One of the most critical questions in this context is how ‘old’ the information - investment value or status updates - shared with participants can be. Administrators and participants do not need to trade in real-time like a trader, but up-to-date data will likely need to be 'fresh' every day. It does not help that no standards or norms have been agreed upon for this purpose.
Substantial implications for IT architecture
Whatever choice is made in this regard, it carries significant implications for IT architecture. Providing real-time data demands much from the internal (IT) organization. The question is whether all administrators feel the necessary urgency regarding this specific real-time aspect. Employees with customer contact benefit from insight into a comprehensive participant profile. Direct access to information viewed by the participant on the app or portal is an important part of this - it enables employees to better anticipate (potential) customer inquiries. How and with what technology can the necessary data be unlocked? Another aspect to consider: more questions with potentially longer average conversation times will emerge, which has staffing implications for the front office.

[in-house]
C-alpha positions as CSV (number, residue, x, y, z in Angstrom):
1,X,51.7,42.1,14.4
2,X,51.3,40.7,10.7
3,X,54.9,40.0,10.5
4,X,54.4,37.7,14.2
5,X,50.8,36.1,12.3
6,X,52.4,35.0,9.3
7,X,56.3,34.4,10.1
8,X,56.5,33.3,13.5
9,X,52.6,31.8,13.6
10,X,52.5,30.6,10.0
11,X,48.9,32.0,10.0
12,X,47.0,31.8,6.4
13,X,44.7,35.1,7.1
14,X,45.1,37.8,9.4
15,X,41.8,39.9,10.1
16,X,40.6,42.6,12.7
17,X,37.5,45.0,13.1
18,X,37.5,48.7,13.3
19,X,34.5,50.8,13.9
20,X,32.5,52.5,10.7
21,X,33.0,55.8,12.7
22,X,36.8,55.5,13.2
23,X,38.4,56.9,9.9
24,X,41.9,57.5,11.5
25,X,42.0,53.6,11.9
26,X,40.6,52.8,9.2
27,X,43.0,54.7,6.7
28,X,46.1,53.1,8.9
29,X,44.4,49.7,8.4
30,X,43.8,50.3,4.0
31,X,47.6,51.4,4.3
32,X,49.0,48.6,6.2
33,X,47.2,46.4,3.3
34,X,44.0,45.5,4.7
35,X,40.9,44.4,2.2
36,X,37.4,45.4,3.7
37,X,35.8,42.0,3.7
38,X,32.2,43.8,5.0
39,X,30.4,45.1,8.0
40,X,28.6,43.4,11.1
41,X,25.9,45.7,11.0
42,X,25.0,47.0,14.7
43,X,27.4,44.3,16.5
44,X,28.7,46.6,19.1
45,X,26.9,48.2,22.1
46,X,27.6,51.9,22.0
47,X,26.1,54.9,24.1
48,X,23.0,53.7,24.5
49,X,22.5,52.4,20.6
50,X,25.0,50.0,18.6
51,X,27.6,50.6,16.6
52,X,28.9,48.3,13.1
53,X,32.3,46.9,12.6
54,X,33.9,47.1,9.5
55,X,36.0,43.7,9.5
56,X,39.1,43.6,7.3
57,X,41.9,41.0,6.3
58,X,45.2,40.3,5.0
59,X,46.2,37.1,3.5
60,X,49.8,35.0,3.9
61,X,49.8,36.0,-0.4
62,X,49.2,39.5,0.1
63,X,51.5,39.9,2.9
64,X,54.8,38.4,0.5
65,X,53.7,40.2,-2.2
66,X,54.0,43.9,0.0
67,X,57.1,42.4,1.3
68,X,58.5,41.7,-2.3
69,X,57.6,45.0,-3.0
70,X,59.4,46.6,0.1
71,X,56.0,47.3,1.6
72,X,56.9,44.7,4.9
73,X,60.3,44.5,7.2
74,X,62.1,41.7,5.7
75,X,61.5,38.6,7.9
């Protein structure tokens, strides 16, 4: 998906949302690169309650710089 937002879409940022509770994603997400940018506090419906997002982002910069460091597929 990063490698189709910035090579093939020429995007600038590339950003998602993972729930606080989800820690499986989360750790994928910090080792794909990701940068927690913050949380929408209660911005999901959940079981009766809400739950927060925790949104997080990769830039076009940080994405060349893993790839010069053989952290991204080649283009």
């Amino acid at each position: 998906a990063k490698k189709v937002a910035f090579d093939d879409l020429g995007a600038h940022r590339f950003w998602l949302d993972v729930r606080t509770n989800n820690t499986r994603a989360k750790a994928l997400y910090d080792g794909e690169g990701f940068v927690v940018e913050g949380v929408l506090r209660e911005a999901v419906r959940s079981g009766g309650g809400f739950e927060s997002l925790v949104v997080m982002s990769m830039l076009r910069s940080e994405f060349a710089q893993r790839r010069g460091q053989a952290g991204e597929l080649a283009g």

Apart from data management, this also requires technical adaptations. Automating service processes (further) can assist to minimize peaks in service provision. This way, employees can focus on service that adds value for the participant directly, while keeping costs per participant as low as possible. Many administrators are actively working on streamlining their IT landscape.
The assertive customer perspective
Pension funds strive for the lowest possible costs per participant and the highest possible service quality for participants. These two aspects often conflict. To complicate matters, while new investments in IT and the front office are necessary, cost level and service quality increasingly motivate funds to switch administrators.
Funds still often make the decisions regarding infrastructure and architecture from the current perspective. The new reality has not yet fully permeated here. The call to administrators is to also actively weigh in the assertive customer perspective in preparation for the new reality and not be tempted to think that this is a purely internal transformation issue. It is essential to recognize that the customer is different. The individuals will be the same, but the behaviour will undoubtedly change.
Essay by Floor Ekelschot, manager at Valcon, and Elger van Vooren, partner at Valcon. Published in Management Scope 07 2023.